This is the third post in a series about my Grandma's cousin, Lawrence Gilbert Cook.
Gil Cook and his unit, part of the Army Air Corps 436th Bomber Squadron, arrived on Ascension Island, en route to World War II’s Pacific Theater, on May 5, 1943. The island is located in the Atlantic Ocean, about midway between South America and Africa.
During World War II, to supply and augment extensive amphibious aircraft antisubmarine patrol operations ongoing from the early days of the war, the United States built an airbase on Ascension Island, known as "Wideawake", after a nearby colony of Sooty Terns (locally called 'Wideawake' birds because of their loud, distinctive call, which would wake people early in the morning). (source)
On the same day that Gil arrived on Ascension Island, a B26 went down en route to the island. Gil and his crew were asked to go out on a search. In his journal, Gil describes searches that took place over the next several days, apparently all in vain.
A B26 went down yesterday on its way here so they have asked us to go out on a search. A pilot and navigator from another B26 are going along.
No luck today, it was pretty hazy so we couldn’t see over 2 or 3 miles. His portable radio would have been the only chance.
We’re going out on the search again. It’s getting hazier and hazier. Still have quite a way to go though. Hope they are cranking that radio today.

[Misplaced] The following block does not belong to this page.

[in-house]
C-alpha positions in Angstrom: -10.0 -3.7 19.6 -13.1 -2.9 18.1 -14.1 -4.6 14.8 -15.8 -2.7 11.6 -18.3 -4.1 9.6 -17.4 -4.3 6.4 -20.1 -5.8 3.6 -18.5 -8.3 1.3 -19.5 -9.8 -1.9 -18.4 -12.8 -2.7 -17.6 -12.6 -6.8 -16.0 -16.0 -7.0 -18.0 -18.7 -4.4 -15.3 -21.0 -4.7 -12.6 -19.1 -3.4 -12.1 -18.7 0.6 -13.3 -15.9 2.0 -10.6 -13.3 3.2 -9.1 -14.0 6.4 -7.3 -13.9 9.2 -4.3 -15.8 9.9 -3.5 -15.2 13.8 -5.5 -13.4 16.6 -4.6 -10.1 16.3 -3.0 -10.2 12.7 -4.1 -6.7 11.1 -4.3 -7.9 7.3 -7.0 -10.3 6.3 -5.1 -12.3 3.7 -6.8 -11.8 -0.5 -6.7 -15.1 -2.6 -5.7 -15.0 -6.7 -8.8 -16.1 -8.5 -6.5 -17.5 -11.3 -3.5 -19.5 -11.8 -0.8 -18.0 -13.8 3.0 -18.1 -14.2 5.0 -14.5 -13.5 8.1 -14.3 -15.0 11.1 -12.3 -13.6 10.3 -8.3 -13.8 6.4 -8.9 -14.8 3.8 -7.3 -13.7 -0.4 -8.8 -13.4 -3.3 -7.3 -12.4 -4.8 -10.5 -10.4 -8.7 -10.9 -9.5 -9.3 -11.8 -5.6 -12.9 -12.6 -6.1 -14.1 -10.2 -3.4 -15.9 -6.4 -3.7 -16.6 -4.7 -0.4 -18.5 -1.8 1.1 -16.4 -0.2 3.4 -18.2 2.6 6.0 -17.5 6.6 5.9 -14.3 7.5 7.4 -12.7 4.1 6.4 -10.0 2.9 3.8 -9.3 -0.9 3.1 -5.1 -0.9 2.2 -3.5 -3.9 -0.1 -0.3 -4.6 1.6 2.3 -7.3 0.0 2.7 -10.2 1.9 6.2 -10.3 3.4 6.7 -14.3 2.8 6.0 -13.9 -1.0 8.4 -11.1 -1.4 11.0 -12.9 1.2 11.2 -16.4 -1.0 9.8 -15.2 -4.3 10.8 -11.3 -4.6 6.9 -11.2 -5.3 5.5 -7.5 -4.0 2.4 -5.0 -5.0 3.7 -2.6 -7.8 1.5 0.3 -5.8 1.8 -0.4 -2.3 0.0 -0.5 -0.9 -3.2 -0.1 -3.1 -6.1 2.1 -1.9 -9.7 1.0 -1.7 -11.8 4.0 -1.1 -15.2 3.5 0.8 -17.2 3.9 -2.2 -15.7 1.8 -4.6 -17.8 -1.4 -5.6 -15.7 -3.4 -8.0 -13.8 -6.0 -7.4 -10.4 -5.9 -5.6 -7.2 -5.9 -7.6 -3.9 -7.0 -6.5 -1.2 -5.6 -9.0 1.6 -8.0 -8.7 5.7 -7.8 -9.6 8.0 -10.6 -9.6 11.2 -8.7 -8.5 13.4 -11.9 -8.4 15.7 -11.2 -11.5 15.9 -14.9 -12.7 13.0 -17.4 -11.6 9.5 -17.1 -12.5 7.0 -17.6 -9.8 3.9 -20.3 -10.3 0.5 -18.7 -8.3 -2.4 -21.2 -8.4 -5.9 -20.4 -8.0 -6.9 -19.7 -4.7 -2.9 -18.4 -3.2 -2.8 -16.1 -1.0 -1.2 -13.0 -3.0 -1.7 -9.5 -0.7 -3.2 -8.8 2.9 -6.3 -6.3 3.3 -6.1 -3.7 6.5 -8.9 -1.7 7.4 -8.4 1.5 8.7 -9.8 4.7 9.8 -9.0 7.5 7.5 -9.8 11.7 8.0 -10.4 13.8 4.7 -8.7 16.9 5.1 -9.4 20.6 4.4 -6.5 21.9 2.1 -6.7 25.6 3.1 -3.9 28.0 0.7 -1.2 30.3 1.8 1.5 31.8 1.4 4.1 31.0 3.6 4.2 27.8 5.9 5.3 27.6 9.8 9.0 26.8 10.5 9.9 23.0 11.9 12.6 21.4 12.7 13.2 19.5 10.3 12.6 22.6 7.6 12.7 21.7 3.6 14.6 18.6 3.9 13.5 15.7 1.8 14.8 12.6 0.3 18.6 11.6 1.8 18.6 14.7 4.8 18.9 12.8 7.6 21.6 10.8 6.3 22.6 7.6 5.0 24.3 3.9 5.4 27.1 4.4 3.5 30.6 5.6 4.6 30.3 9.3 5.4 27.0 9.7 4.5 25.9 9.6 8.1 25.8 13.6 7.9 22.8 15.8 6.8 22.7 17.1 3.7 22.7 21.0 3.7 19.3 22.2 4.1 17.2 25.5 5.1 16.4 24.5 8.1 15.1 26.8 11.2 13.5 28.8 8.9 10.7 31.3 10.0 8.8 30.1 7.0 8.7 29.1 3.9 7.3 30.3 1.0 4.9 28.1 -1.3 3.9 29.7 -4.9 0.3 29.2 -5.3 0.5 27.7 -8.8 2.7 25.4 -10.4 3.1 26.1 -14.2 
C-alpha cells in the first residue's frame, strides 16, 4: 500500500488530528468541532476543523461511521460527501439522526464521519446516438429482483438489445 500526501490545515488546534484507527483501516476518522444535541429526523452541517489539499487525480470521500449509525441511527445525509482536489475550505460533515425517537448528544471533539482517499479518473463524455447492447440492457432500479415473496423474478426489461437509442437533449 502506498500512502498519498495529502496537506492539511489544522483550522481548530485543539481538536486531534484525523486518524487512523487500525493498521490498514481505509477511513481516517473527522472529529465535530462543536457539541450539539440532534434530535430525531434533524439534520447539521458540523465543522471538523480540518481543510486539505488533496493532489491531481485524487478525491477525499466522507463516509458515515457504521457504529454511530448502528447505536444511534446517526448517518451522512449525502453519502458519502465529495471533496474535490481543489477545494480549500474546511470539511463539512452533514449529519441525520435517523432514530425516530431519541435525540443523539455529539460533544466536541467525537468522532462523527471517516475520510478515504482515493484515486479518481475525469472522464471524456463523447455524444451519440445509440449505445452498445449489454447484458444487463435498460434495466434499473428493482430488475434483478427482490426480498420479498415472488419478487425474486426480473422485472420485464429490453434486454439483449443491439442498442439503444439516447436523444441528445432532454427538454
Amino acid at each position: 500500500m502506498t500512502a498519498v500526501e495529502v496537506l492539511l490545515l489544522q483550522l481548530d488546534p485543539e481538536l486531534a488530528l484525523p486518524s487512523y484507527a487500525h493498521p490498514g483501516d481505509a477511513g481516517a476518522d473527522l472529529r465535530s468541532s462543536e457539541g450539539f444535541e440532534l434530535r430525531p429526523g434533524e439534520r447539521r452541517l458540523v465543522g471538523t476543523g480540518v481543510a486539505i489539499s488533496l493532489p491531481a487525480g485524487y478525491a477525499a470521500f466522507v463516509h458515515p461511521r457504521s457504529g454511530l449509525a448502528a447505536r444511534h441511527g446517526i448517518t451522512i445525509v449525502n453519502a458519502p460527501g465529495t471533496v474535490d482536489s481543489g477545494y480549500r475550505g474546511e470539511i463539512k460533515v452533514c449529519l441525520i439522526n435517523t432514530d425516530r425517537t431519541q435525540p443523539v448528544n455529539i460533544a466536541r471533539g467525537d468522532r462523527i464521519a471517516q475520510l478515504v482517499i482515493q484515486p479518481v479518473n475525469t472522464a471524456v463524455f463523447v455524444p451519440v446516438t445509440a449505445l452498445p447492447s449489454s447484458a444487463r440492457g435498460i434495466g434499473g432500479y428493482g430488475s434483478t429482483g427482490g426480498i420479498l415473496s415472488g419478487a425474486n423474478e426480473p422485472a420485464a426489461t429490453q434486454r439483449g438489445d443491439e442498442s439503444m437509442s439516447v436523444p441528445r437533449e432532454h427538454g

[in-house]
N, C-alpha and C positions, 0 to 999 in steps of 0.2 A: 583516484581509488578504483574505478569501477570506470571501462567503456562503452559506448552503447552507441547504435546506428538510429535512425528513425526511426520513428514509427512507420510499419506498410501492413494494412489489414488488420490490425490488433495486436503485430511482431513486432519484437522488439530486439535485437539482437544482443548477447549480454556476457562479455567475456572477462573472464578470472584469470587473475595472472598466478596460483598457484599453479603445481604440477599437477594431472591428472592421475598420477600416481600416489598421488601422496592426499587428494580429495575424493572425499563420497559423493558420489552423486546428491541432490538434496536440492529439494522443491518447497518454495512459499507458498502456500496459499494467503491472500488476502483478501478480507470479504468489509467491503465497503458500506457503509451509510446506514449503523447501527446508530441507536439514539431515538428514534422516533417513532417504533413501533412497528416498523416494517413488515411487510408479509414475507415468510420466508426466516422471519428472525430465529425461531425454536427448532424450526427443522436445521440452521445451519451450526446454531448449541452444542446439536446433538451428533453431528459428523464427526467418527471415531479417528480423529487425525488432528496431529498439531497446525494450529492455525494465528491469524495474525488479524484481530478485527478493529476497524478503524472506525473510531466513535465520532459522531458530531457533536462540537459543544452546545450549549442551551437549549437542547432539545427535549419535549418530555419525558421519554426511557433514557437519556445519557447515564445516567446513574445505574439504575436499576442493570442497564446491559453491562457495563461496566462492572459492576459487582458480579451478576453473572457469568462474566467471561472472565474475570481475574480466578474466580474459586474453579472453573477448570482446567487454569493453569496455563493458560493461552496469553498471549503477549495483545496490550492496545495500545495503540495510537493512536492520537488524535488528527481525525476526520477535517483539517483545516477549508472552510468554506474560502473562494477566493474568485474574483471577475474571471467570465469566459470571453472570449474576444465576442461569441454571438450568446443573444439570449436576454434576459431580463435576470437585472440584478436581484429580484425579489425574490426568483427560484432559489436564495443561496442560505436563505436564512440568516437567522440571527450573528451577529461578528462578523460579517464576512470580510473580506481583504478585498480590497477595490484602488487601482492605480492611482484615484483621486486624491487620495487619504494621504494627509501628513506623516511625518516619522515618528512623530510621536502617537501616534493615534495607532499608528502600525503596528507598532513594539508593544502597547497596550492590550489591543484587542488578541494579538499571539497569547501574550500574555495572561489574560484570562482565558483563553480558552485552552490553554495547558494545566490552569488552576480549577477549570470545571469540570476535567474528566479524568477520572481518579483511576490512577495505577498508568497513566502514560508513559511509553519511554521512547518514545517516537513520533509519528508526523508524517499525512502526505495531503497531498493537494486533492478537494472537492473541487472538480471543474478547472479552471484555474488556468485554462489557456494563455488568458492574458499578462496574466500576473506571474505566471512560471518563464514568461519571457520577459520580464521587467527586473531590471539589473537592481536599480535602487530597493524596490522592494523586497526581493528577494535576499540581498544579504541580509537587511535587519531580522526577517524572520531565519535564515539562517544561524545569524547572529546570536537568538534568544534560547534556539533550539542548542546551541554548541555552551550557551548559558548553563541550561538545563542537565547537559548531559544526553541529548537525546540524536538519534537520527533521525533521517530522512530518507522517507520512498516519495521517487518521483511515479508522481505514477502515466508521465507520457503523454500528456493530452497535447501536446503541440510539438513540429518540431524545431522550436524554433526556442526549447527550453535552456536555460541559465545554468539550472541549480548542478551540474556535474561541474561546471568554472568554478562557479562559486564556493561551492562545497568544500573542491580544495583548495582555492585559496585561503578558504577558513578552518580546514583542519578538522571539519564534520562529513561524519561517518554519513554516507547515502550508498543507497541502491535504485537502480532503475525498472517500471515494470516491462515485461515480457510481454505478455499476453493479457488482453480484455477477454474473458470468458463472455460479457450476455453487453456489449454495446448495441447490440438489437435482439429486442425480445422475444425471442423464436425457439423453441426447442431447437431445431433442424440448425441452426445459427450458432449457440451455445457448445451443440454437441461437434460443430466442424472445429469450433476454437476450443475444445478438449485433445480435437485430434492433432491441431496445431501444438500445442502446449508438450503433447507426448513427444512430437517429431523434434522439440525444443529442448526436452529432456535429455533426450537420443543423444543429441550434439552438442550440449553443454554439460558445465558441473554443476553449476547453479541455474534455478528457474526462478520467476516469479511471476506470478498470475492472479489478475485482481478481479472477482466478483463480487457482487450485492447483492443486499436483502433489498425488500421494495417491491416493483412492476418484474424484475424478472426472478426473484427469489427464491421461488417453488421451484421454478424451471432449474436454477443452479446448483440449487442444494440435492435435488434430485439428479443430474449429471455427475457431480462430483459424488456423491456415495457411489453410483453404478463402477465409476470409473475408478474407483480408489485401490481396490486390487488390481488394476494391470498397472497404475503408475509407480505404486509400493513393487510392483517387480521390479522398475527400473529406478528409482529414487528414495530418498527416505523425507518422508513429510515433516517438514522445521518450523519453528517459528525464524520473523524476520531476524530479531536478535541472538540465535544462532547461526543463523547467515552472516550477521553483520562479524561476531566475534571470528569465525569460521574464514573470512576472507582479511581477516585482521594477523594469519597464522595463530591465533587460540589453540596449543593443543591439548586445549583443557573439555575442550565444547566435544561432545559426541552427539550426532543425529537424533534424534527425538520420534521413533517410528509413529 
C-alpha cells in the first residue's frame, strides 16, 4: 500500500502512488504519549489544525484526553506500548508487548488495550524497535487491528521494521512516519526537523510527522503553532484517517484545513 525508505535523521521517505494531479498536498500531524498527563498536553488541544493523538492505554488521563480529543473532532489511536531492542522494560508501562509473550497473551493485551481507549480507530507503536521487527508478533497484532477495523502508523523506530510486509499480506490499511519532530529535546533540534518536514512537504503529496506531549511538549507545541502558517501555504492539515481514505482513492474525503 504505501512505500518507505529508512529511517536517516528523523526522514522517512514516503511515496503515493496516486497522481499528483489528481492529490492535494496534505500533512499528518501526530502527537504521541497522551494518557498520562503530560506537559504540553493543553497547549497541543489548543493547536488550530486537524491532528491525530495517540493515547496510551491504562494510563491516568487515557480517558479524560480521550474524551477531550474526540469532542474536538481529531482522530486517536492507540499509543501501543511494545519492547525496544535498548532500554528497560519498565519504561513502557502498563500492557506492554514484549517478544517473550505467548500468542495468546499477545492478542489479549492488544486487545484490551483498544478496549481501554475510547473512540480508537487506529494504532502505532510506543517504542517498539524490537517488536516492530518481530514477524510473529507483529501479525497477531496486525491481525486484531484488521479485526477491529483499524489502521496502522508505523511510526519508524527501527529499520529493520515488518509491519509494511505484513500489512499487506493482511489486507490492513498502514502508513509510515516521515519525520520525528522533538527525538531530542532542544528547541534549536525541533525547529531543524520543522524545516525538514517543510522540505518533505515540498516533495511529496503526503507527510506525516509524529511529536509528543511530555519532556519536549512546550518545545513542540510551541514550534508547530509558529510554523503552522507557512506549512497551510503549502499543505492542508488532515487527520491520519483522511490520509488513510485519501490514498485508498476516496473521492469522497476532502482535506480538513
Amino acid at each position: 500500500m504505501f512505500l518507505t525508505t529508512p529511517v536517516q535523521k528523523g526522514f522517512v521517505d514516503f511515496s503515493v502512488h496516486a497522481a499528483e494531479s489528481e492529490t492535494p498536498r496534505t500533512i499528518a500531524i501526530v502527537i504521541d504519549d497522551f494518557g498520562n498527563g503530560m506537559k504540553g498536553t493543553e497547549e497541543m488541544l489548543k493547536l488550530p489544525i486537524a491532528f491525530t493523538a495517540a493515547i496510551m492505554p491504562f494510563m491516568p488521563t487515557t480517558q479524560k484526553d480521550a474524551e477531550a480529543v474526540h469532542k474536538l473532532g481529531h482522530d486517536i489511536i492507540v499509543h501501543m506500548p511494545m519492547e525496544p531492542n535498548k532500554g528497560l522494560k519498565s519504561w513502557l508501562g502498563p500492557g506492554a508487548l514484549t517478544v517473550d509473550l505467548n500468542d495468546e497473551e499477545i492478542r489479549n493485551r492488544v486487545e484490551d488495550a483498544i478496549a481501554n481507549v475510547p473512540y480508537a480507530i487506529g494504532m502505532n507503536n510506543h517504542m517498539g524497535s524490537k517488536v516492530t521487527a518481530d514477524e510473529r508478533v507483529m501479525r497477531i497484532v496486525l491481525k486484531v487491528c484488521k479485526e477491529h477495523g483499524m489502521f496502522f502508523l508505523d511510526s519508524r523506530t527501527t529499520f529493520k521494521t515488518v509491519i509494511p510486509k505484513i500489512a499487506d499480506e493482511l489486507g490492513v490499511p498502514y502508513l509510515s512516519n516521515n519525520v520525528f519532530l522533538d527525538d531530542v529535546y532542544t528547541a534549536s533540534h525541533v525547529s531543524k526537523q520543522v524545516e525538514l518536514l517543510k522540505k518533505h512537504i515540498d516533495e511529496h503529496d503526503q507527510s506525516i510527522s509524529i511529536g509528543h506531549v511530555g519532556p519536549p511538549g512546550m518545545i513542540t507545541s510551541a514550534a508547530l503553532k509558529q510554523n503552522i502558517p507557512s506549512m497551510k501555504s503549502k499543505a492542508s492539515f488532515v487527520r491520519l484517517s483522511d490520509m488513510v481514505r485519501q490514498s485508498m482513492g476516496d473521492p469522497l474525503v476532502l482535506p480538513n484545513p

No luck again yesterday. Not going out today because of some hydraulic trouble. We went fishing and swimming down on the rocks today (this morning). The fish are really eager here. Some pretty colored ones too. This afternoon we helped on a 25 hour inspection. The fellow that searched with us the first day went down today. He was rescued but the other three fellows in his crew were killed. We had slept with them the night before in tent number 13.
On May 9th, Gil and his unit left Ascension Island, apparently without locating the missing B26. They landed in Accra, Ghana later that day. Gil reacted to Africa in his journal.
Africa is not what I had pictured. The beaches along the shore look like perfect swimming places. Good surf. The ground is covered with green grass and a few scrub trees. There are a lot of red mud mounds all around. Guess they were ant hills. Some of them are about 10 feet high. All the dirt is red. I see now why some planes are painted pink.
The next day, Gil and his unit left Accra and continued east to Kano, Nigeria.
The natives live in small villages, about 10 huts in each. They just clear a hole in the jungle and fence in their village in the plains. All the villages are filled with goats and they all dash for the houses when the plane flys over. The natives all dash out, guess there’s quite a battle right at the doorway.
The portion of Gil’s journal that I have ends on May 11th, while he and his unit were still in Nigeria. He described his distaste for Kano and a level of filth he was unaccustomed to. He seems to have been overwhelmed by the impoverished conditions and sick, hungry locals. I think that despite the conditions and the somewhat alien nature of the new countries he was visiting, it had to have been an incredible journey for Gil, a young man who hadn't seen anything of the world prior to literally flying across it. I wonder how it would have changed him, had he made it home from the war and been able to reflect upon the things he saw and experienced.